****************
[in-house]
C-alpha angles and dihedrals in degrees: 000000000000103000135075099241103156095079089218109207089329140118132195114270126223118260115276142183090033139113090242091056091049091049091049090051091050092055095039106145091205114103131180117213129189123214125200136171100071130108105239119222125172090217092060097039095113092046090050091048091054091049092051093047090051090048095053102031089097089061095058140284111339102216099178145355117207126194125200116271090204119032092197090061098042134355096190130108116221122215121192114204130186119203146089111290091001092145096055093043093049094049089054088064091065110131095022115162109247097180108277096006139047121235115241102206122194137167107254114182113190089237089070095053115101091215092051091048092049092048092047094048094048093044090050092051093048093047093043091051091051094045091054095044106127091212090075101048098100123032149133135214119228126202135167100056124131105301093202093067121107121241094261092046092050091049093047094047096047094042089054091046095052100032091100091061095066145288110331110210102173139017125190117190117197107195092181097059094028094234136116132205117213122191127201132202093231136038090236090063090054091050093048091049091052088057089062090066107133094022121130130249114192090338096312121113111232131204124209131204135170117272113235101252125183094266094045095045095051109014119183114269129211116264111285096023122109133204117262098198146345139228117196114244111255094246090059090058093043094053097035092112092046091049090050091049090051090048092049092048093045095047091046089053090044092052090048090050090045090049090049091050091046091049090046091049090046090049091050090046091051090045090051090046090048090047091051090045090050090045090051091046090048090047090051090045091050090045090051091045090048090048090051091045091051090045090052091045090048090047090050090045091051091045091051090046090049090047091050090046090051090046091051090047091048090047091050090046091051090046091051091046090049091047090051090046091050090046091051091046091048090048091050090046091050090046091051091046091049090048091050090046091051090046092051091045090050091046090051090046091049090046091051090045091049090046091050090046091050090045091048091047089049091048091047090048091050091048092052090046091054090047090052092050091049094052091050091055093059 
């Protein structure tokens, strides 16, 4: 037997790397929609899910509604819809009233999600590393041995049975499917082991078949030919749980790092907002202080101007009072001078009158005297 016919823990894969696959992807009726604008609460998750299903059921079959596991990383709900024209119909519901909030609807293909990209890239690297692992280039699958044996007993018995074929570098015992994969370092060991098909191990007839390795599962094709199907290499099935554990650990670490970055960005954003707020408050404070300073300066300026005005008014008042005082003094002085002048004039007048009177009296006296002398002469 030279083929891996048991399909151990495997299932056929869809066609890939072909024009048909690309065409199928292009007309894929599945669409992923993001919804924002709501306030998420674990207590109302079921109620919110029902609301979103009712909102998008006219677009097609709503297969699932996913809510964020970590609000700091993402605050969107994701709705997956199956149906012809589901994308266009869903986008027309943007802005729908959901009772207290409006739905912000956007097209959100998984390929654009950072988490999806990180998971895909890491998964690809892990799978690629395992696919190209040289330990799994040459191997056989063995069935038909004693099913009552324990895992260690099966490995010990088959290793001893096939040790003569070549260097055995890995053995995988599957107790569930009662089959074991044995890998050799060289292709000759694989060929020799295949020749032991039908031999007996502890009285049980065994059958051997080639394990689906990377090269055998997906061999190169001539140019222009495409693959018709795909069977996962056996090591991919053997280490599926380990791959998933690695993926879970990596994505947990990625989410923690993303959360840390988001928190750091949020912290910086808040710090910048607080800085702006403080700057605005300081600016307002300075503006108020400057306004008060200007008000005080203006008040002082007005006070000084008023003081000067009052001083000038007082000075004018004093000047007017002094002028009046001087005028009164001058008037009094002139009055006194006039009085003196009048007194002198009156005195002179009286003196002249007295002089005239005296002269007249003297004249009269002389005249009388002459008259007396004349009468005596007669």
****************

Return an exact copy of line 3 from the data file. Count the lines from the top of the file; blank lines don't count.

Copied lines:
């Protein structure tokens, strides 16, 4: 037997790397929609899910509604819809009233999600590393041995049975499917082991078949030919749980790092907002202080101007009072001078009158005297 016919823990894969696959992807009726604008609460998750299903059921079959596991990383709900024209119909519901909030609807293909990209890239690297692992280039699958044996007993018995074929570098015992994969370092060991098909191990007839390795599962094709199907290499099935554990650990670490970055960005954003707020408050404070300073300066300026005005008014008042005082003094002085002048004039007048009177009296006296002398002469 030279083929891996048991399909151990495997299932056929869809066609890939072909024009048909690309065409199928292009007309894929599945669409992923993001919804924002709501306030998420674990207590109302079921109620919110029902609301979103009712909102998008006219677009097609709503297969699932996913809510964020970590609000700091993402605050969107994701709705997956199956149906012809589901994308266009869903986008027309943007802005729908959901009772207290409006739905912000956007097209959100998984390929654009950072988490999806990180998971895909890491998964690809892990799978690629395992696919190209040289330990799994040459191997056989063995069935038909004693099913009552324990895992260690099966490995010990088959290793001893096939040790003569070549260097055995890995053995995988599957107790569930009662089959074991044995890998050799060289292709000759694989060929020799295949020749032991039908031999007996502890009285049980065994059958051997080639394990689906990377090269055998997906061999190169001539140019222009495409693959018709795909069977996962056996090591991919053997280490599926380990791959998933690695993926879970990596994505947990990625989410923690993303959360840390988001928190750091949020912290910086808040710090910048607080800085702006403080700057605005300081600016307002300075503006108020400057306004008060200007008000005080203006008040002082007005006070000084008023003081000067009052001083000038007082000075004018004093000047007017002094002028009046001087005028009164001058008037009094002139009055006194006039009085003196009048007194002198009156005195002179009286003196002249007295002089005239005296002269007249003297004249009269002389005249009388002459008259007396004349009468005596007669």